Interpretations

Statistical analysis: The microbiological results obtained after incubation were entered using MS Excel 2016 software; processed and analyzed with Excel 2016 and Epi info software version 7.2.2.6. For the analysis and interpretation of the data, the following calculations and statistical tests were used: frequency, mean and standard deviation, the Fischer Exact test and the Mann-Whitney/Wilcoxon test.

3. Results

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3.1. Level of Contamination of Surfaces and Isolated microorganisms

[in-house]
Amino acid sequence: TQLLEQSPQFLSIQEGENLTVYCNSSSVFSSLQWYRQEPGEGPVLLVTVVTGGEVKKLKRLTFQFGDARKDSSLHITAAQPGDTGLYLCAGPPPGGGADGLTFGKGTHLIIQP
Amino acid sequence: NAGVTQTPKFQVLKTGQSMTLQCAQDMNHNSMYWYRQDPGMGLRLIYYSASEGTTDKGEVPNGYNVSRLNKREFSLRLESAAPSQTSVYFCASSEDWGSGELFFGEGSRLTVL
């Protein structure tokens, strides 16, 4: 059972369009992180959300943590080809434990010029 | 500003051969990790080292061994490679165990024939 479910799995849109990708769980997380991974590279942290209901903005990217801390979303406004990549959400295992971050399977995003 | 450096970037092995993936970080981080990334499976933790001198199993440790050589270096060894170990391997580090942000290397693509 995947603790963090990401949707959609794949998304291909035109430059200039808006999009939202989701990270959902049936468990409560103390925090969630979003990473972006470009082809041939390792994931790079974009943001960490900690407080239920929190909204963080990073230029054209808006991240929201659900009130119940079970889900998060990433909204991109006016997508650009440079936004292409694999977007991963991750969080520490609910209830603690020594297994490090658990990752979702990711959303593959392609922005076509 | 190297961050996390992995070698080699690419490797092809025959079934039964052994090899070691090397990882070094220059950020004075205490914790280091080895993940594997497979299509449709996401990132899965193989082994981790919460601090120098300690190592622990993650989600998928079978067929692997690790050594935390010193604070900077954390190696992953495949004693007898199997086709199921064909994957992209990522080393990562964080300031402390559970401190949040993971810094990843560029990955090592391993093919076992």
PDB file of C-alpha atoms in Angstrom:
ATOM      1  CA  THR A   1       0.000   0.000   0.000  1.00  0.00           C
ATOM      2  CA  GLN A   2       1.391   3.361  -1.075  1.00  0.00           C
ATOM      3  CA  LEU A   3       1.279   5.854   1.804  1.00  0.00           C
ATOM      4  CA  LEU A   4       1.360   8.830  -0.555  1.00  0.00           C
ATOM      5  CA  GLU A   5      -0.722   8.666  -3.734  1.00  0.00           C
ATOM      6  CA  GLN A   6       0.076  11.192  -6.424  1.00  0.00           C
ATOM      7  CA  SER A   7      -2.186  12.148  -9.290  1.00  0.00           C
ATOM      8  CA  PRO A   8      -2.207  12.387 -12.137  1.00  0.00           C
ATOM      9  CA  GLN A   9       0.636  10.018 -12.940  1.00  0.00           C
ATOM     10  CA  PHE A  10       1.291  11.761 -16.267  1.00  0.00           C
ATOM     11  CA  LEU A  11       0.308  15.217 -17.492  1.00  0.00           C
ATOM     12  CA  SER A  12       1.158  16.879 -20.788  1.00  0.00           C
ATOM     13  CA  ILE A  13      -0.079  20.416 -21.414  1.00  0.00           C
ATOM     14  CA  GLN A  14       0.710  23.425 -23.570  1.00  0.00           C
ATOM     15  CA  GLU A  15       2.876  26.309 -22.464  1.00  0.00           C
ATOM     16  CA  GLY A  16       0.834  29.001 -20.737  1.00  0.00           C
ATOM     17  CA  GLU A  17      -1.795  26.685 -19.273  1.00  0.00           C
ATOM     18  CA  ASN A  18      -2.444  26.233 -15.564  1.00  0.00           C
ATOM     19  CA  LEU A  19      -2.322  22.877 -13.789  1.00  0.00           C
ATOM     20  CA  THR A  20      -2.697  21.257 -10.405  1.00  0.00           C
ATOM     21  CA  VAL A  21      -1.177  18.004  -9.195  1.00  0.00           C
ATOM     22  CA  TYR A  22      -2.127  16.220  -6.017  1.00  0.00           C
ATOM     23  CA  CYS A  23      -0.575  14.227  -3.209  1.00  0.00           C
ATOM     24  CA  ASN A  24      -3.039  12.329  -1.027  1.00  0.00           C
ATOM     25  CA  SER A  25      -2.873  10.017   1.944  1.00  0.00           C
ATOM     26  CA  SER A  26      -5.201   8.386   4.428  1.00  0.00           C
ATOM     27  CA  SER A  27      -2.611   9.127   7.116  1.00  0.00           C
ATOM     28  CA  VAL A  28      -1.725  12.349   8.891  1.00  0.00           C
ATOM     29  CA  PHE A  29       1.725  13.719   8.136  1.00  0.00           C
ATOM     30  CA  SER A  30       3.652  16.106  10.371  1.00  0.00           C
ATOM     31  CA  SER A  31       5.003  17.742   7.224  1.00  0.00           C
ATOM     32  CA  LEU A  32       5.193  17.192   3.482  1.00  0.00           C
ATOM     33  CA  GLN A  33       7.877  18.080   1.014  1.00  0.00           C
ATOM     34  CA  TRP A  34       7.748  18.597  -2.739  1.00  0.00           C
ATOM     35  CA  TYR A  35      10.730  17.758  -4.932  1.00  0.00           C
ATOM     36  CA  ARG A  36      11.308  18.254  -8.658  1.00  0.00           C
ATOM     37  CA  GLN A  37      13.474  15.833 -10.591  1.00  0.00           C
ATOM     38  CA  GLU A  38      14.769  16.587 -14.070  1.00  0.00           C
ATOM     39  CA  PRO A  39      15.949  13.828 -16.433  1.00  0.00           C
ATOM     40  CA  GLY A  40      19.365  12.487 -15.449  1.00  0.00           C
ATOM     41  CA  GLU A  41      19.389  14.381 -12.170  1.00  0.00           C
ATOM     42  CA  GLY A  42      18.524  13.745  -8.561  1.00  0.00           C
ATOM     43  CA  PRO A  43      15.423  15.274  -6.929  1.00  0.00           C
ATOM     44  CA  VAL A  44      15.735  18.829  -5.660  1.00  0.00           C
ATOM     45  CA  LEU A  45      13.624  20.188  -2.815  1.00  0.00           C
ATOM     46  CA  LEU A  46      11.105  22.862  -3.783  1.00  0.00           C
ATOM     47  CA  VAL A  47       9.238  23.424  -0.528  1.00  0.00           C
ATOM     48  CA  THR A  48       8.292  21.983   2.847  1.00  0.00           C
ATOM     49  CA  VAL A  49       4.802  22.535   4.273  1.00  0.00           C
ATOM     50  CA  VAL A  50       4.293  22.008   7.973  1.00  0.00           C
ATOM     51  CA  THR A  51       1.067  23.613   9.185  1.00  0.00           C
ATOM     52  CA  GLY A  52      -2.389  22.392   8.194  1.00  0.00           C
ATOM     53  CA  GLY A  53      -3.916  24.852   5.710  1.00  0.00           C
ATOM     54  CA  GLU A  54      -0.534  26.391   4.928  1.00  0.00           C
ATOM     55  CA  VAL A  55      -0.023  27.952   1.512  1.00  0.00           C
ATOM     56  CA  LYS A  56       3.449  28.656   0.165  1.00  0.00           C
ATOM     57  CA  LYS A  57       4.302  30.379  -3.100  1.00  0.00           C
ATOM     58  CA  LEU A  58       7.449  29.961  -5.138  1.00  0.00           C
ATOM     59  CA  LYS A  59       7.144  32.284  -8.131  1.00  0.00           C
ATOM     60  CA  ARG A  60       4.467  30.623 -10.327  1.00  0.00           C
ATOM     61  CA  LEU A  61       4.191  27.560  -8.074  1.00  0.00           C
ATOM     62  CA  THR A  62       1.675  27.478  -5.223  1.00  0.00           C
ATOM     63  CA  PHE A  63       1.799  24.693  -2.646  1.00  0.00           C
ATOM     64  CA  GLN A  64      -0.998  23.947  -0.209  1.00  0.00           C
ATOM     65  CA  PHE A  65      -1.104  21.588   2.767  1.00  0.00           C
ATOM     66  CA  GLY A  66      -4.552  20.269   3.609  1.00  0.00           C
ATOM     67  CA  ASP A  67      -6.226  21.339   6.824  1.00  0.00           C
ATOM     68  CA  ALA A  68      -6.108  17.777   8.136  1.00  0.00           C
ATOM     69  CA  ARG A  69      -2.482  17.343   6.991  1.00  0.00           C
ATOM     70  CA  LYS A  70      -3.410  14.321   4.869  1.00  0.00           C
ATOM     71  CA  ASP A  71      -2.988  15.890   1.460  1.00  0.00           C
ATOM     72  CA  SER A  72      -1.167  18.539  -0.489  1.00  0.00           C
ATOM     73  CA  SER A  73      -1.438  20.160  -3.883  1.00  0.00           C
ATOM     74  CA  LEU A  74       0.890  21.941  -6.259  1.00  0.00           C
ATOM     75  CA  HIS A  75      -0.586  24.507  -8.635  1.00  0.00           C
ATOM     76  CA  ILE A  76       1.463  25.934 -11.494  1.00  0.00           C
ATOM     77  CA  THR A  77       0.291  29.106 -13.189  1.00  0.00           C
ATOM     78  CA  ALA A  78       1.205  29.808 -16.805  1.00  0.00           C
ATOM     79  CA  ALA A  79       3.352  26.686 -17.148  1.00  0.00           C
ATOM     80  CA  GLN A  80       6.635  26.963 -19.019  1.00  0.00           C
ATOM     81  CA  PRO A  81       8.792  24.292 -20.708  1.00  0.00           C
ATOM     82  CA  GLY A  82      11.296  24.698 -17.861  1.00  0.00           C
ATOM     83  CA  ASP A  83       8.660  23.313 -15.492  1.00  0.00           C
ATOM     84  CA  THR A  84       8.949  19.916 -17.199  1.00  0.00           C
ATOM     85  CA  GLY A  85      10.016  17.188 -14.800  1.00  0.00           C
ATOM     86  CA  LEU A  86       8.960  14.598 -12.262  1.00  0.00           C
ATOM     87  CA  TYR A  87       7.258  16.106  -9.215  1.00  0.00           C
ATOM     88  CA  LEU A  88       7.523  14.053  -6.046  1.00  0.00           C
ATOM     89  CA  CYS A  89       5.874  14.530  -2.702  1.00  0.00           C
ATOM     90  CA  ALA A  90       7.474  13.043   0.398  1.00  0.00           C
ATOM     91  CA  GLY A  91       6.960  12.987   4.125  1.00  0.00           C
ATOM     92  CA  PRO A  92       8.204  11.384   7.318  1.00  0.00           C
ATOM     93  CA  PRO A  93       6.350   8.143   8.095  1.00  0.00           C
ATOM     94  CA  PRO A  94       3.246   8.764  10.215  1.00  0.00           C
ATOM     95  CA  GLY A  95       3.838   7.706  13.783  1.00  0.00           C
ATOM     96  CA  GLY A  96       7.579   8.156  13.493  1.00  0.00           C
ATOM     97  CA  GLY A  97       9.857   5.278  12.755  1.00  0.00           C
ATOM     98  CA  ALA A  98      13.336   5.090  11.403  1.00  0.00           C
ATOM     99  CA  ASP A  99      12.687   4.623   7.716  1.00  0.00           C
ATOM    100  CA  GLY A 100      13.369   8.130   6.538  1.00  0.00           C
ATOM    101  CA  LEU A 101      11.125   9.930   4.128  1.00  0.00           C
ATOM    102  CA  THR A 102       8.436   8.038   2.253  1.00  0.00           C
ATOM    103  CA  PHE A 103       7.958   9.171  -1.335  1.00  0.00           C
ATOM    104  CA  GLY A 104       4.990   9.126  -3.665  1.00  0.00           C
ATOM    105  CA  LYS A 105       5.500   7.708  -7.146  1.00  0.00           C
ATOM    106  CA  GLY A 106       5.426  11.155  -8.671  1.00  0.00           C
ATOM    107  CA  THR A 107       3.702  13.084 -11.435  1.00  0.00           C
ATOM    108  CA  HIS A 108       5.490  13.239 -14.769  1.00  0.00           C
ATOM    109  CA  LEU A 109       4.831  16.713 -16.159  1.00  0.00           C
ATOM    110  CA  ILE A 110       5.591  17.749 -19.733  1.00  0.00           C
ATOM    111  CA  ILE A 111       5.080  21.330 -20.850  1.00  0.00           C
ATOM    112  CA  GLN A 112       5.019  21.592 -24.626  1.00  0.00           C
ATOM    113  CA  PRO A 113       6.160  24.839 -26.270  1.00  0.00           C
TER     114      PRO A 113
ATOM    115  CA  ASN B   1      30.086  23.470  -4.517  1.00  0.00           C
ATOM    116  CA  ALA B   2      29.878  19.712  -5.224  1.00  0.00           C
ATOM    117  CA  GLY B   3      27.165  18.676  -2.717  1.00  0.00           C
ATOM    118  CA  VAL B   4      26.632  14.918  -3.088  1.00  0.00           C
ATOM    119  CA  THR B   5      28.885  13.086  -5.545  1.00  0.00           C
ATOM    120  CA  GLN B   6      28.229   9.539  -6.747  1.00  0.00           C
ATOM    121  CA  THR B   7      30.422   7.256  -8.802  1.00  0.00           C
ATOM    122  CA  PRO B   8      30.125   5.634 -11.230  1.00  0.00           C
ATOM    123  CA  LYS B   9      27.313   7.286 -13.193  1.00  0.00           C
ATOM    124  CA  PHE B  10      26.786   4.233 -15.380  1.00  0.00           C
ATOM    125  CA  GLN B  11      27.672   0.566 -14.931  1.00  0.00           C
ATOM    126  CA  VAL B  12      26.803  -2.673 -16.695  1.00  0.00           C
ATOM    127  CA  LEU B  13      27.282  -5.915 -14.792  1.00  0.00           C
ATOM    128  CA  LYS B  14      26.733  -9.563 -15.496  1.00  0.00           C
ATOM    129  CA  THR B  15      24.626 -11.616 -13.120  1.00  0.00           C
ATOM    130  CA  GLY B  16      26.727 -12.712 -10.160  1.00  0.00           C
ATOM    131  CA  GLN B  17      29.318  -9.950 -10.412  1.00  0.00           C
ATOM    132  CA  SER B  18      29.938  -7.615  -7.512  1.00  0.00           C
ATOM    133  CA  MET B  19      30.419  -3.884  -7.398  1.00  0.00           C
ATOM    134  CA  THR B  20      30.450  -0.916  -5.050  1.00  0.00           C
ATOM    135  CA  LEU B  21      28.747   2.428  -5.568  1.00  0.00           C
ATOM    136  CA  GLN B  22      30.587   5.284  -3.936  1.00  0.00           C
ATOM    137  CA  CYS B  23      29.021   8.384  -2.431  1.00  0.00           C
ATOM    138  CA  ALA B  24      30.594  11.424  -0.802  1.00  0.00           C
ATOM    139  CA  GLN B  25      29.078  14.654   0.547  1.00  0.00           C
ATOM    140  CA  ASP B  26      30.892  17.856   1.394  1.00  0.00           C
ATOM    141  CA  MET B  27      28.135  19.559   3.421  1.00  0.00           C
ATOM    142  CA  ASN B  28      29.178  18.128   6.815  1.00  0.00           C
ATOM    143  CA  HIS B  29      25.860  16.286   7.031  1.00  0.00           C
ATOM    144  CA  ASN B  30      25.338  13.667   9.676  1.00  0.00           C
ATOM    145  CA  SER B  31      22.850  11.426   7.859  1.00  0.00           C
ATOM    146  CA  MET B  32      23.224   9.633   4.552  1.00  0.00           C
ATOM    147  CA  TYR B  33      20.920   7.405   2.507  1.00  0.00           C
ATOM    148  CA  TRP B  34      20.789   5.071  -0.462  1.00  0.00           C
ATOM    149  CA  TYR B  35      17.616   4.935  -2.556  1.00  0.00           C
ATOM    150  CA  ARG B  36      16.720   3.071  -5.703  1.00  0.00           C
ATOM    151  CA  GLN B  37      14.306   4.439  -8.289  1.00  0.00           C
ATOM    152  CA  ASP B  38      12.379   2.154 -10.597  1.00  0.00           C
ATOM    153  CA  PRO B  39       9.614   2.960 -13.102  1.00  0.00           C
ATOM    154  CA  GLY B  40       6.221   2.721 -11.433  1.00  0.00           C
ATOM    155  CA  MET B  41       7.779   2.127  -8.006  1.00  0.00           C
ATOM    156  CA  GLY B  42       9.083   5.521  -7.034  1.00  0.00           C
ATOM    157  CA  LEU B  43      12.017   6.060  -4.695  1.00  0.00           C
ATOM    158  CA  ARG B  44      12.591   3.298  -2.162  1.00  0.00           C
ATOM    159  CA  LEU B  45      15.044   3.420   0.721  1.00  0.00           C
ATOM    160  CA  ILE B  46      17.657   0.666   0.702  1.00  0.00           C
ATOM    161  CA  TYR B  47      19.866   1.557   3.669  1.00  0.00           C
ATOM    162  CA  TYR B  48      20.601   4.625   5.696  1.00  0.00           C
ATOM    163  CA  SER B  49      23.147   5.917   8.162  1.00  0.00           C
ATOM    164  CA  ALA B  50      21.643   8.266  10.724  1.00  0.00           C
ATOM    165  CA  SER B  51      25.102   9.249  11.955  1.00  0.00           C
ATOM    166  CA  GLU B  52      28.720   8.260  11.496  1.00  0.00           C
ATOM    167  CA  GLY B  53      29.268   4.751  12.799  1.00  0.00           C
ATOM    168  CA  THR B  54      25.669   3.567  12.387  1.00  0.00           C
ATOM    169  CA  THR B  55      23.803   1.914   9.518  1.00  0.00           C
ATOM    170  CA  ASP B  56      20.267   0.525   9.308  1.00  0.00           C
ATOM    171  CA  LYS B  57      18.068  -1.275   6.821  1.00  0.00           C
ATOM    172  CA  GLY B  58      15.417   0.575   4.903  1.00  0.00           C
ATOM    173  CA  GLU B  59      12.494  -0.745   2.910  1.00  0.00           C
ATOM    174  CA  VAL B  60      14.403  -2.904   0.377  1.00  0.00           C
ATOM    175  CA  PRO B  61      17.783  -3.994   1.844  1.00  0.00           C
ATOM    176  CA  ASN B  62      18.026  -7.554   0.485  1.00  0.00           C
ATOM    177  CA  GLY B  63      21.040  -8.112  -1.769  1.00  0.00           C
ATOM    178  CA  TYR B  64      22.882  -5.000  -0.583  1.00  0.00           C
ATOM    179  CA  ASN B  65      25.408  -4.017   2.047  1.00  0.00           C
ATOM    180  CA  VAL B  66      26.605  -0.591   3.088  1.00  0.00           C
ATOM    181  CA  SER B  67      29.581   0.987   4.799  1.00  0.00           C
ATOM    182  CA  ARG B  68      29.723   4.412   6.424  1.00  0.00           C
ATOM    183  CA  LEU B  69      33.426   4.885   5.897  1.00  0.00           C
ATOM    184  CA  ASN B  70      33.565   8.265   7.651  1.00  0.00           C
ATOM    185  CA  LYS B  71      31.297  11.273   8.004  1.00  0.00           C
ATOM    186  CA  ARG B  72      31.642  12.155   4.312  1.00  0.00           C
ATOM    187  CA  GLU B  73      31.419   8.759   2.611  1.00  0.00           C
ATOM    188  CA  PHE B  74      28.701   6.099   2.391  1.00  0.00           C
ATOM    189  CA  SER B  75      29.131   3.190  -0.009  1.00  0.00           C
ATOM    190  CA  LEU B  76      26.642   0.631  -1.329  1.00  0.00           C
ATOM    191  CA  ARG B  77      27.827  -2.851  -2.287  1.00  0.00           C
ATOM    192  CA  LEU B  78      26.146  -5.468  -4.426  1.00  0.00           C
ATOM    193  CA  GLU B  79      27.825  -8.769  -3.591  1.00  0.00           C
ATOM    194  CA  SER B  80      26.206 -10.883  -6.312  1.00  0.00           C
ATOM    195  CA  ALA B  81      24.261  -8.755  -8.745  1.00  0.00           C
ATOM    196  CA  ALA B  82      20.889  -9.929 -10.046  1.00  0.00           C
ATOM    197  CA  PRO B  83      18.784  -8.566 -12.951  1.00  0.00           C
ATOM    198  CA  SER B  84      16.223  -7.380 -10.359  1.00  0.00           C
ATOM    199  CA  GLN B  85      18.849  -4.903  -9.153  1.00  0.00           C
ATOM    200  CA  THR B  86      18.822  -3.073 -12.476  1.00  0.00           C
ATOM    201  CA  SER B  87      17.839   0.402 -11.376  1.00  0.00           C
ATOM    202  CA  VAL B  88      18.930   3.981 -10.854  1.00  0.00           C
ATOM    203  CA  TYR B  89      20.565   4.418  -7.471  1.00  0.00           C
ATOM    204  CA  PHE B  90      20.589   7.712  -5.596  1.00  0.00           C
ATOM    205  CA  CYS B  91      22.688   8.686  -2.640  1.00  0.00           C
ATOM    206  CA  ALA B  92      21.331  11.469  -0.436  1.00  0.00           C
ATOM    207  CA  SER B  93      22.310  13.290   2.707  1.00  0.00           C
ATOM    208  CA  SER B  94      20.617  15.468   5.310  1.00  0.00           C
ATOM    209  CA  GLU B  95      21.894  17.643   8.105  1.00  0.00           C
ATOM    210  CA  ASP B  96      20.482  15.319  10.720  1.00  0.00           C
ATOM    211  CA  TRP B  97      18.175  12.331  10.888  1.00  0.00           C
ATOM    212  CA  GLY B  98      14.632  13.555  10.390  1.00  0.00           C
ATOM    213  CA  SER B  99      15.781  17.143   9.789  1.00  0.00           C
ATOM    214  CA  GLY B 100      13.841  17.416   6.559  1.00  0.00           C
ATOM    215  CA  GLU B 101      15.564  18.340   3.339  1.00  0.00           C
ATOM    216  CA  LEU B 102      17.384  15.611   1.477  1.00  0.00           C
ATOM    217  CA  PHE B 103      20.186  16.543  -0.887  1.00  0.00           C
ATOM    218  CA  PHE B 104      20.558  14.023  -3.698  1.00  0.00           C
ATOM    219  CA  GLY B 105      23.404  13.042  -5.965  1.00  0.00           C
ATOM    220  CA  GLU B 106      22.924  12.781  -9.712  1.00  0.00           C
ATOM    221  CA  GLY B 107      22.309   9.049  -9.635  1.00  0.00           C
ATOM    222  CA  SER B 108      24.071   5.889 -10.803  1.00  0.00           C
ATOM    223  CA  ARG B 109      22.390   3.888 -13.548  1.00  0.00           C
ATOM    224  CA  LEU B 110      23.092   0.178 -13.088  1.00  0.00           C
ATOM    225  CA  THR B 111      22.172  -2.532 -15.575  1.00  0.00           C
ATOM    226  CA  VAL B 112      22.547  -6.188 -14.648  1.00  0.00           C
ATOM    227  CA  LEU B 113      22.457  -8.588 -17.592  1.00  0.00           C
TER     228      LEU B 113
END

Table 1 shows that the points of sampling butchery 1 have a highest contamination level to 87% relative compared to the butchery 2 which has a frequency of 46.67% of contaminated areas. There is a significant difference between the contamination of the internal surfaces of the cold chain devices between butchery I and II 0.02508 (<0.05). Concerning the microorganisms isolated from the internal surfaces of the cold chain devices, we observed a predominance of bacteria at 75%, and molds were in second position at 25%. The bacterial contamination and fungal were respectively distributed in the following manner depending on whether the slaughter 1 and 2: 77% and 23% against 71% and 29% (Table 2). The distribution of bacteria and molds is greater than 1000 CFU/cm2 or 1 Log10 CFU/cm2 on all surfaces sampled. The level of hygiene/cleaning of the internal surfaces of refrigerators and refrigerated cabinets was respectively unacceptable and distributed as follows depending on whether it was butchery 1 and 2: 89% and 33% against 83% and 56% (because > 1 Log10 CFU/cm2), and require effective cleaning/disinfection. In terms of percentage (Table 3), Staphylococcus aureus represent 54% of the germs counted and against 7% of Aspergillus fumigatus. (Butcher I) and Staphylococcus aureus represent 43% of the counted flora, Klebsiella planticola (29%) and 14% respectively for Aspergillus fumagitus and Fusarium spp. The average counts of the microorganisms detected on the internal surfaces of the cold chain devices are presented in Table 4, as follows